Tim DeChristopher said, in his sentencing statement, “Since [the] bedrock acts of civil disobedience by our founding fathers, the rule of law in this country has continued to grow closer to our shared higher moral code through the civil disobedience that drew attention to legalized injustice.” The “higher moral code” is not the same thing as “the rule of law,” and the distance between the two is made clear by the men and women who are willing to commit acts of civil disobedience. Civil disobedience has had a long and honored tradition in this country—the Massachusetts residents who held the original tea party in December 16, 1773, those who disobeyed the Fugitive Slave Acts of 1793 and 1850, and, the women’s movement, the civil rights movement, burning draft cards during the anti-war movement. Men and women went into the street and did what society had made illegal. They broke the law purposefully to call attention to intolerable conditions. They demanded attention be paid and then refused to get out of the street.
Gay liberation began on the West Coast, in San Francisco and Los Angeles, when the Committee for Homosexual Freedom brought actions against States Steamship Lines for firing Gale Whittington for being gay (April 9, 1959) and against Tower Records for firing Frank Dennaro for being gay (June 5, 1969). The Stonewall Riots were themselves the most powerful acts of civil disobedience in our history. And then AIDS introduced the nation to AIDS activism. In Boston that took the form of ACT UP pouring 55 gallon drums of blood-like fluid on the steps of the Harvard Medical School until the Dean of the School felt forced to say, “I am not a bigot,” to general derision. The ACT UP actions were so successful that the way clinical trials were organized were changed, apparently permanently. The very action that started ACT UP, stopping traffic on Wall Street, resulted in the FDA opening up the approval process for new anti-AIDS drugs.
Lt Daniel Choi, who was thrown out of the Army after he came out, chained himself to the White House fence three times since Barrack Obama became president, in March 2010, April 2010, and May 2010, demanding repeal of Don’t Ask, Don’t Tell. Lt Choi went to Times Square to inform the recruiting office there that he intended to rejoin the Army. The repeal of Don’t Ask, Don’t Tell finally passed Congress and was signed into law by President Obama December 22, 2010. Lt Choi, who was a graduate of West Point and who had come out on Rachel Maddow’s show, was a master at embarrassing the Pentagon. He kept chaining himself to the White House fence, even when it was clear from the record that the White House just wished he would go away. They didn’t want to convict him of anything. The last time, it took the government two years to complete the trial of Lt Choi, and in the end he was found guilty and fined $100. No jail time. The earlier charges were dismissed. Apparently, the Army felt, Jesus, is this over! Is this man never going away?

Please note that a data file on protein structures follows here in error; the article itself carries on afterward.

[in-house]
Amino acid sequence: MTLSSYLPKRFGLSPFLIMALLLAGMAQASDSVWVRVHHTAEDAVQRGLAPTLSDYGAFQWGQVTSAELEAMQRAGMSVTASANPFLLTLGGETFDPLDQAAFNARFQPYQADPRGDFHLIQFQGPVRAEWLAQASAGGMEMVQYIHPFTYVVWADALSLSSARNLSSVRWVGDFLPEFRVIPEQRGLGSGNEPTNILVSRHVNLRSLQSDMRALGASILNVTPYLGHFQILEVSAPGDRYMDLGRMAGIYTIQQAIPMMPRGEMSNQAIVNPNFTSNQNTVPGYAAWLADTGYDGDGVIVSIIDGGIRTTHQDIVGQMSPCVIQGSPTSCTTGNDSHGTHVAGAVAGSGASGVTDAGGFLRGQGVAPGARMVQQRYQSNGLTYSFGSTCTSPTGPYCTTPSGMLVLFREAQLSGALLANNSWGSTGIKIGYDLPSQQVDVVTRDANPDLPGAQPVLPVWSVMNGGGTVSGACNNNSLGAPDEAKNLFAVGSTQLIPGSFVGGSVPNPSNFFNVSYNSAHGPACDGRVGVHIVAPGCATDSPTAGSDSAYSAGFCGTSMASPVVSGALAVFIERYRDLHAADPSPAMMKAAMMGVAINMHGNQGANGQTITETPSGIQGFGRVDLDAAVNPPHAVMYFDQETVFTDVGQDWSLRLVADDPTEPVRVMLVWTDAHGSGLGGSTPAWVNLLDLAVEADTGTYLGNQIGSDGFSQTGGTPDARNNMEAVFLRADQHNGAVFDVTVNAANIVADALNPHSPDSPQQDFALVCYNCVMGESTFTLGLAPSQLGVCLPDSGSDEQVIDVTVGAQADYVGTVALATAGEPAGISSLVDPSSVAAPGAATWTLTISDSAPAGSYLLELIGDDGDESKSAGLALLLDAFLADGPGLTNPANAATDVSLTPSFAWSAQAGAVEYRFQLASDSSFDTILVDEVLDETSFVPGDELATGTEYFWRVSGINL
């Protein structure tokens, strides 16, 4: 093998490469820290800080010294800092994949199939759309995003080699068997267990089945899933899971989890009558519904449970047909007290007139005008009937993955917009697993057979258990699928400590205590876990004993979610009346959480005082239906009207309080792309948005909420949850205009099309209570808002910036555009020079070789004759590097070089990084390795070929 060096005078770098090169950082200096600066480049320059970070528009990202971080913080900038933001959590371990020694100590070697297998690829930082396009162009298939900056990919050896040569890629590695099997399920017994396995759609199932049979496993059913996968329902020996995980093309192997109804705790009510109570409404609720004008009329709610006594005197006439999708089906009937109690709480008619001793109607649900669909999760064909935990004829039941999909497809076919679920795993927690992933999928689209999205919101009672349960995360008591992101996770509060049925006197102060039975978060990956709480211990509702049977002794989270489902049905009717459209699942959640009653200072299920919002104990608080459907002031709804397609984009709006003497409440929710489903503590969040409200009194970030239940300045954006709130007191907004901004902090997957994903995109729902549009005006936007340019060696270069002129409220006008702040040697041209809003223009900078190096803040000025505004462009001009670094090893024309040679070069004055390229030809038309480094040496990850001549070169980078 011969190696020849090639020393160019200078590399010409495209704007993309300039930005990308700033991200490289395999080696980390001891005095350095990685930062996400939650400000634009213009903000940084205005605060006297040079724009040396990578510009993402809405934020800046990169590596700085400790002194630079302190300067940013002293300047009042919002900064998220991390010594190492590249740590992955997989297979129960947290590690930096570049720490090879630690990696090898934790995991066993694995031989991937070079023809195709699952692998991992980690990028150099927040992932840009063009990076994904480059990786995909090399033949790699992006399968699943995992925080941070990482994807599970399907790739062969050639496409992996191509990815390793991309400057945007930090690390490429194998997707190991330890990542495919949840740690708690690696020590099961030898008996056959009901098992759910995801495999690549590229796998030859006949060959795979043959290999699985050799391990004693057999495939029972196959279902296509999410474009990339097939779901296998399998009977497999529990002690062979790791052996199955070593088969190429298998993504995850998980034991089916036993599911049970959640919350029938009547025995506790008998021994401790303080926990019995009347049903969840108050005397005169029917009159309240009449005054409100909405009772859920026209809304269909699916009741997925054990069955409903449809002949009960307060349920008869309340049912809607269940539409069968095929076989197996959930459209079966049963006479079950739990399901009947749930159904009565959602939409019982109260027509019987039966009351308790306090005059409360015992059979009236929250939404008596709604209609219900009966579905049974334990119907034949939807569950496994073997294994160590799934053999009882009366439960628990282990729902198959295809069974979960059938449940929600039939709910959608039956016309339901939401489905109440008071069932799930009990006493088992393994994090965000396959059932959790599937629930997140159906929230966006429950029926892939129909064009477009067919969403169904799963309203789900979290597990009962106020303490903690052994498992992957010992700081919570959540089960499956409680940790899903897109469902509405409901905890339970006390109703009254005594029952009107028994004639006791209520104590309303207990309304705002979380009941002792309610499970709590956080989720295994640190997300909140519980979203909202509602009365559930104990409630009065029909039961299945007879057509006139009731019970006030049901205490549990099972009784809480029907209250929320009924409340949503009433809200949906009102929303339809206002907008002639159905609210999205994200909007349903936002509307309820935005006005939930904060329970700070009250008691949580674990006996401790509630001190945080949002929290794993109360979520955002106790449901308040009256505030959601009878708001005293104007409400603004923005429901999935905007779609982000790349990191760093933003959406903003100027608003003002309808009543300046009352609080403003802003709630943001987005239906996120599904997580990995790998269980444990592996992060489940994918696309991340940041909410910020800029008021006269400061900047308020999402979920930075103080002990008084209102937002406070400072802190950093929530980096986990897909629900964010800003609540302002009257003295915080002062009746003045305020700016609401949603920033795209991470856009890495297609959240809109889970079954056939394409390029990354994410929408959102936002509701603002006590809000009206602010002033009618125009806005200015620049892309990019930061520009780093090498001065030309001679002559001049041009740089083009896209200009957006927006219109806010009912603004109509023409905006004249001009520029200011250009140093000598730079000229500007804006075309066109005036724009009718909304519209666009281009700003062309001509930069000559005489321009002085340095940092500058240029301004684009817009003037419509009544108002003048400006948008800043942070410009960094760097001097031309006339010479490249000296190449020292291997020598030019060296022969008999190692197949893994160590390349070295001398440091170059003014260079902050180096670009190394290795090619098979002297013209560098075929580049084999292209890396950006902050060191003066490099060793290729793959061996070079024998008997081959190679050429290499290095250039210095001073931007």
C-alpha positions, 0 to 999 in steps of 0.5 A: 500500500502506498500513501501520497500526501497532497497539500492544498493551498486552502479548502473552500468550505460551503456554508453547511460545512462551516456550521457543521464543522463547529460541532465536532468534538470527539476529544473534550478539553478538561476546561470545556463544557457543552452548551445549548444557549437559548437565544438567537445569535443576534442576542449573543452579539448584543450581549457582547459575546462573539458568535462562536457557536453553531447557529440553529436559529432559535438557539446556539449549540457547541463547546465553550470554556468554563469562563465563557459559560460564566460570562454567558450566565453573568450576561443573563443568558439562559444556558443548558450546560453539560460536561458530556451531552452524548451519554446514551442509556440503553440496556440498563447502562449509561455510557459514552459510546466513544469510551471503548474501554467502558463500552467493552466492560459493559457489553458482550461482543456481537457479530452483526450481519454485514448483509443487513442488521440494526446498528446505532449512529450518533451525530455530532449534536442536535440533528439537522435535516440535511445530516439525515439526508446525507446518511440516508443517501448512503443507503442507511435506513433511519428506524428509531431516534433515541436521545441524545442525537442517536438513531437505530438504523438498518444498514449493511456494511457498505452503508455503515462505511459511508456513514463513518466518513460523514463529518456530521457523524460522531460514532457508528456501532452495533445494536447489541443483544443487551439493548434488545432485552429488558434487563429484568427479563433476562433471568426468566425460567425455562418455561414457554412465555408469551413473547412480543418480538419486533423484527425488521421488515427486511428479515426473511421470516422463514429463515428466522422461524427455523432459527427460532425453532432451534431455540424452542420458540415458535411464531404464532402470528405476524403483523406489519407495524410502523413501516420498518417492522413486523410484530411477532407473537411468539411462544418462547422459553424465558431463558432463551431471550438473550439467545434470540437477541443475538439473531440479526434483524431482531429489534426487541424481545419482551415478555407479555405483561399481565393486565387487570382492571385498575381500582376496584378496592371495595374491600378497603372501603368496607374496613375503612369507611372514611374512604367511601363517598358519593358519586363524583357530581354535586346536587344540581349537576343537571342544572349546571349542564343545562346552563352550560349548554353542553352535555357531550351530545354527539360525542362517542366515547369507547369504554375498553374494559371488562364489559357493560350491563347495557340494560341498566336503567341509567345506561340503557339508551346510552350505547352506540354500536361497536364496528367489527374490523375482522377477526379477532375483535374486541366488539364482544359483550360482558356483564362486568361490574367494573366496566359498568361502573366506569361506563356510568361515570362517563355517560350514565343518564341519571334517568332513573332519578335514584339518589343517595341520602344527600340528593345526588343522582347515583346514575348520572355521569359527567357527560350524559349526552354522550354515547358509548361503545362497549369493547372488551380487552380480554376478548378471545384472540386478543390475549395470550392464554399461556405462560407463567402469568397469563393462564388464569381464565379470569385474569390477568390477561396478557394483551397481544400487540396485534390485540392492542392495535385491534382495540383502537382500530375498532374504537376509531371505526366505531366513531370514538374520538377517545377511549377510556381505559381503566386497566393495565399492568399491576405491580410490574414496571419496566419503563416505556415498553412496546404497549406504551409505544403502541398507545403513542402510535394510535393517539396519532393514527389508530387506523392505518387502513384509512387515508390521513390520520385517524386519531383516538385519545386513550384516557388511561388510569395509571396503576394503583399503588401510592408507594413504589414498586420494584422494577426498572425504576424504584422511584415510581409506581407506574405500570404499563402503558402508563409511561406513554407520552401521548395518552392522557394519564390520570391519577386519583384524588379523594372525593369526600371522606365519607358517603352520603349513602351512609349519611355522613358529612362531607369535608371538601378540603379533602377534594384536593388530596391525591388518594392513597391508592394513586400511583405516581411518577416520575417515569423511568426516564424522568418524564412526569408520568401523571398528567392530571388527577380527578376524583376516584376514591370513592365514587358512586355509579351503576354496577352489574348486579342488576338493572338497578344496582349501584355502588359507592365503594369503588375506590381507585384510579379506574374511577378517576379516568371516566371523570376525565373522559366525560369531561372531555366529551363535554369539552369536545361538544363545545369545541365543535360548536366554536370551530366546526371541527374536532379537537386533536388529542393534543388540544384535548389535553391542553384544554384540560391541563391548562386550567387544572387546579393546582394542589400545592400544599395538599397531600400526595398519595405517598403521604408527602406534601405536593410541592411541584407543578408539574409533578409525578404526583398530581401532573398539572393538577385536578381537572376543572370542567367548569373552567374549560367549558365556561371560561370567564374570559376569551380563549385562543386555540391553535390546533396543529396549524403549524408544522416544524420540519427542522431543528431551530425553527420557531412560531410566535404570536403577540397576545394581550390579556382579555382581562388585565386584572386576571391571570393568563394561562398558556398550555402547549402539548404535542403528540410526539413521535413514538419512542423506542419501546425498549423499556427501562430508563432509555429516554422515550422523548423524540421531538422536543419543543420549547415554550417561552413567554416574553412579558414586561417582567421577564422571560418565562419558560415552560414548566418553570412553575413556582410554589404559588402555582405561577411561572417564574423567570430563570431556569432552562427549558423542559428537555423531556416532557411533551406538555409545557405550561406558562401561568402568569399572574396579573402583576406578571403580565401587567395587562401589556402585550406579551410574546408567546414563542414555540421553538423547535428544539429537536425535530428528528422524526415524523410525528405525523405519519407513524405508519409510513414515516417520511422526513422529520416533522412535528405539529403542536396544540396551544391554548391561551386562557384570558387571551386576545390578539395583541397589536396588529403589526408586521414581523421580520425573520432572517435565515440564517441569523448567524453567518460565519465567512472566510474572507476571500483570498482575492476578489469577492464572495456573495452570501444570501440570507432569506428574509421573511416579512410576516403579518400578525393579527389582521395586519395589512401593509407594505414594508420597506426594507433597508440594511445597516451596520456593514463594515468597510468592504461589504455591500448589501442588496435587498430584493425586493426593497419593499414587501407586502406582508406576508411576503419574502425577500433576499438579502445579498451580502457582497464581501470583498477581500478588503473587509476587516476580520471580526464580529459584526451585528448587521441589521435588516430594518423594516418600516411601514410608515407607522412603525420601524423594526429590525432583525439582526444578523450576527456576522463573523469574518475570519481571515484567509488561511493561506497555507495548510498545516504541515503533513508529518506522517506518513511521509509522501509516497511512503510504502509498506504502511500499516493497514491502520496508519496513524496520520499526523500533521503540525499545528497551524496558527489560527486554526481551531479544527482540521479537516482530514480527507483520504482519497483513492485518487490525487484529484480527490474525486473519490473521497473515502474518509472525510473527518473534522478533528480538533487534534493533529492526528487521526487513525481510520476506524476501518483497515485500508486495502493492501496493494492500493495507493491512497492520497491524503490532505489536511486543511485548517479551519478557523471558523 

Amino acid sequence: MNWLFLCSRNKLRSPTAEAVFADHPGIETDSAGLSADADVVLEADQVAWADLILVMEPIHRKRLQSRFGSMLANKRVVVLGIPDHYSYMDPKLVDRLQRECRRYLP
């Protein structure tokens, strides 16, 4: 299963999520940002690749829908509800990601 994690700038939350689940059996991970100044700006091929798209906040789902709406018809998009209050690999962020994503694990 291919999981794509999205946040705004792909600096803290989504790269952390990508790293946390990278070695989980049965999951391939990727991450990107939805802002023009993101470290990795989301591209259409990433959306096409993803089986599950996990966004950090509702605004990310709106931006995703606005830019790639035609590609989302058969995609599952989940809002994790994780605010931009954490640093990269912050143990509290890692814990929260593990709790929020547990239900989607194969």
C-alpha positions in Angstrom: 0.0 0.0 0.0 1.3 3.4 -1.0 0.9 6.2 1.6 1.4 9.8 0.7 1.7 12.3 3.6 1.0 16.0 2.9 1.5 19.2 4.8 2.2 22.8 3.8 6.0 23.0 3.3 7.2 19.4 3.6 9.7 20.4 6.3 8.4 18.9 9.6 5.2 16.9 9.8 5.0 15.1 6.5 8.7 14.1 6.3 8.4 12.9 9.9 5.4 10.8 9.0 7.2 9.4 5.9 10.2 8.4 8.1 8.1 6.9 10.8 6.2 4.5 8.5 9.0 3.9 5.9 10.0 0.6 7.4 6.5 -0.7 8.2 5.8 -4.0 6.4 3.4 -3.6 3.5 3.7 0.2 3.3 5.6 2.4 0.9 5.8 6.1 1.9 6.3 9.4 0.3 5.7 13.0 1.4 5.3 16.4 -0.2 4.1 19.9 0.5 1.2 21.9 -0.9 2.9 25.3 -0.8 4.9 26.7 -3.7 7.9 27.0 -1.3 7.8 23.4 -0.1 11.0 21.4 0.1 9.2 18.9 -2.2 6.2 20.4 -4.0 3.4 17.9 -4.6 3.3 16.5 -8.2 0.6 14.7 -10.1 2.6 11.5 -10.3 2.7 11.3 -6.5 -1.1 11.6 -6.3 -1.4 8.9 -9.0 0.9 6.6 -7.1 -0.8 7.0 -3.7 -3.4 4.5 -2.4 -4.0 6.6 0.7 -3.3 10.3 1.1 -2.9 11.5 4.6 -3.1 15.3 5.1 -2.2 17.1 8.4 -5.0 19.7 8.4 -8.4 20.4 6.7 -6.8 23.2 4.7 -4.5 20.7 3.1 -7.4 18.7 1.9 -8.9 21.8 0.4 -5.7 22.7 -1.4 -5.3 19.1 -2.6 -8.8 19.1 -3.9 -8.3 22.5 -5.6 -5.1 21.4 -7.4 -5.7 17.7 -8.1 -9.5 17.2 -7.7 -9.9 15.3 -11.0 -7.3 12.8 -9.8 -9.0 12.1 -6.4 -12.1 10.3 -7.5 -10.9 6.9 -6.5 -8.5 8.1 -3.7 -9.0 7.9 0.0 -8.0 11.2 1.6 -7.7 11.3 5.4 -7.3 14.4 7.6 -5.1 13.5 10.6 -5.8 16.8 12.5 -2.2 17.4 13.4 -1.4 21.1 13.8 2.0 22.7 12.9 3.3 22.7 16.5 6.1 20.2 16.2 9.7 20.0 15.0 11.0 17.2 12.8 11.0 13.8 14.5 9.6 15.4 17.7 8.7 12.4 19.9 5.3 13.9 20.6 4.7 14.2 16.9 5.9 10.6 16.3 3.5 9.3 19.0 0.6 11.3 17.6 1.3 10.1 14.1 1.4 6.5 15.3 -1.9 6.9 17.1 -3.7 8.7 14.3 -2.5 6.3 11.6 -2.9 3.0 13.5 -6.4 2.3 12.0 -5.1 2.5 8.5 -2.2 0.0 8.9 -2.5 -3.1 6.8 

Tim DeChristopher’s civil disobedience is admirable and effective, but it is not unique. All the way through the history of gay liberation—on both coasts, since the fifties—there have been men and women committing civil disobedience and capturing the imagination of the people and causing change, bringing the enacted law into line with the higher moral code to which they are committed.
Gay men and women have known better than most that there is a disjunction between ourselves—our felt reality—and the way we are experienced by our culture, by politicians, by the churches, by the legal system, the “helping” professions, and by the conventional wisdom of our culture. We have always been disobedient. And while some might think that the GLBTQ community has reached a “tipping” point, where no more progress is necessary or even possible, that will be true only when it is as easy to be gay as it is to be straight. That time is not yet. Meet me on the picket line, guys.
Donn Teal, The Gay Militants. New York: Stein and Day, 1971. Information on the early gay movement on the West Coast was drawn from Teal’s book.